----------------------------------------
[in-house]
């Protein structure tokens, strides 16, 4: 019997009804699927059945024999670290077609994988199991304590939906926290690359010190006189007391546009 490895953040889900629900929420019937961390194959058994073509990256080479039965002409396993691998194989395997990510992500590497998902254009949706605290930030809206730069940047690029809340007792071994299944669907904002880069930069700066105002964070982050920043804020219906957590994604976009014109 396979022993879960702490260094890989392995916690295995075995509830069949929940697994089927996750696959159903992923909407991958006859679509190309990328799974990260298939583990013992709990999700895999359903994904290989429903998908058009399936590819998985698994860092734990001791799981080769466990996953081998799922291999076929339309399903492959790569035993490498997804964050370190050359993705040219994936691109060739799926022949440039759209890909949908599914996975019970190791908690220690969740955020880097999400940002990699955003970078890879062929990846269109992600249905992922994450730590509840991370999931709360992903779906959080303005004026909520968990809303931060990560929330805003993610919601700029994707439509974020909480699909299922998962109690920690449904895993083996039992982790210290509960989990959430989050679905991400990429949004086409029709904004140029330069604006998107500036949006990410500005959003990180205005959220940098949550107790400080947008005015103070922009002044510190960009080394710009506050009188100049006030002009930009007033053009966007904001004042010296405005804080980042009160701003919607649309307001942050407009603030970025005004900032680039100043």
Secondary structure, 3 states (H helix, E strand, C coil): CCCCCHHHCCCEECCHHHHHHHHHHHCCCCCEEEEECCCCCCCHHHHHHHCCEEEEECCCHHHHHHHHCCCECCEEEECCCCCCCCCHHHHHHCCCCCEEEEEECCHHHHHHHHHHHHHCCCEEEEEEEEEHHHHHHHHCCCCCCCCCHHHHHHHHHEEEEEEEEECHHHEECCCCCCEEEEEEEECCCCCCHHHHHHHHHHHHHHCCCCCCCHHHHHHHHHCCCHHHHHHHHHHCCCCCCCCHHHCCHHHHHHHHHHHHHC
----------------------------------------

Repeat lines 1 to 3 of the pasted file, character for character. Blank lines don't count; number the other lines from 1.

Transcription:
[in-house]
């Protein structure tokens, strides 16, 4: 019997009804699927059945024999670290077609994988199991304590939906926290690359010190006189007391546009 490895953040889900629900929420019937961390194959058994073509990256080479039965002409396993691998194989395997990510992500590497998902254009949706605290930030809206730069940047690029809340007792071994299944669907904002880069930069700066105002964070982050920043804020219906957590994604976009014109 396979022993879960702490260094890989392995916690295995075995509830069949929940697994089927996750696959159903992923909407991958006859679509190309990328799974990260298939583990013992709990999700895999359903994904290989429903998908058009399936590819998985698994860092734990001791799981080769466990996953081998799922291999076929339309399903492959790569035993490498997804964050370190050359993705040219994936691109060739799926022949440039759209890909949908599914996975019970190791908690220690969740955020880097999400940002990699955003970078890879062929990846269109992600249905992922994450730590509840991370999931709360992903779906959080303005004026909520968990809303931060990560929330805003993610919601700029994707439509974020909480699909299922998962109690920690449904895993083996039992982790210290509960989990959430989050679905991400990429949004086409029709904004140029330069604006998107500036949006990410500005959003990180205005959220940098949550107790400080947008005015103070922009002044510190960009080394710009506050009188100049006030002009930009007033053009966007904001004042010296405005804080980042009160701003919607649309307001942050407009603030970025005004900032680039100043």
Secondary structure, 3 states (H helix, E strand, C coil): CCCCCHHHCCCEECCHHHHHHHHHHHCCCCCEEEEECCCCCCCHHHHHHHCCEEEEECCCHHHHHHHHCCCECCEEEECCCCCCCCCHHHHHHCCCCCEEEEEECCHHHHHHHHHHHHHCCCEEEEEEEEEHHHHHHHHCCCCCCCCCHHHHHHHHHEEEEEEEEECHHHEECCCCCCEEEEEEEECCCCCCHHHHHHHHHHHHHHCCCCCCCHHHHHHHHHCCCHHHHHHHHHHCCCCCCCCHHHCCHHHHHHHHHHHHHC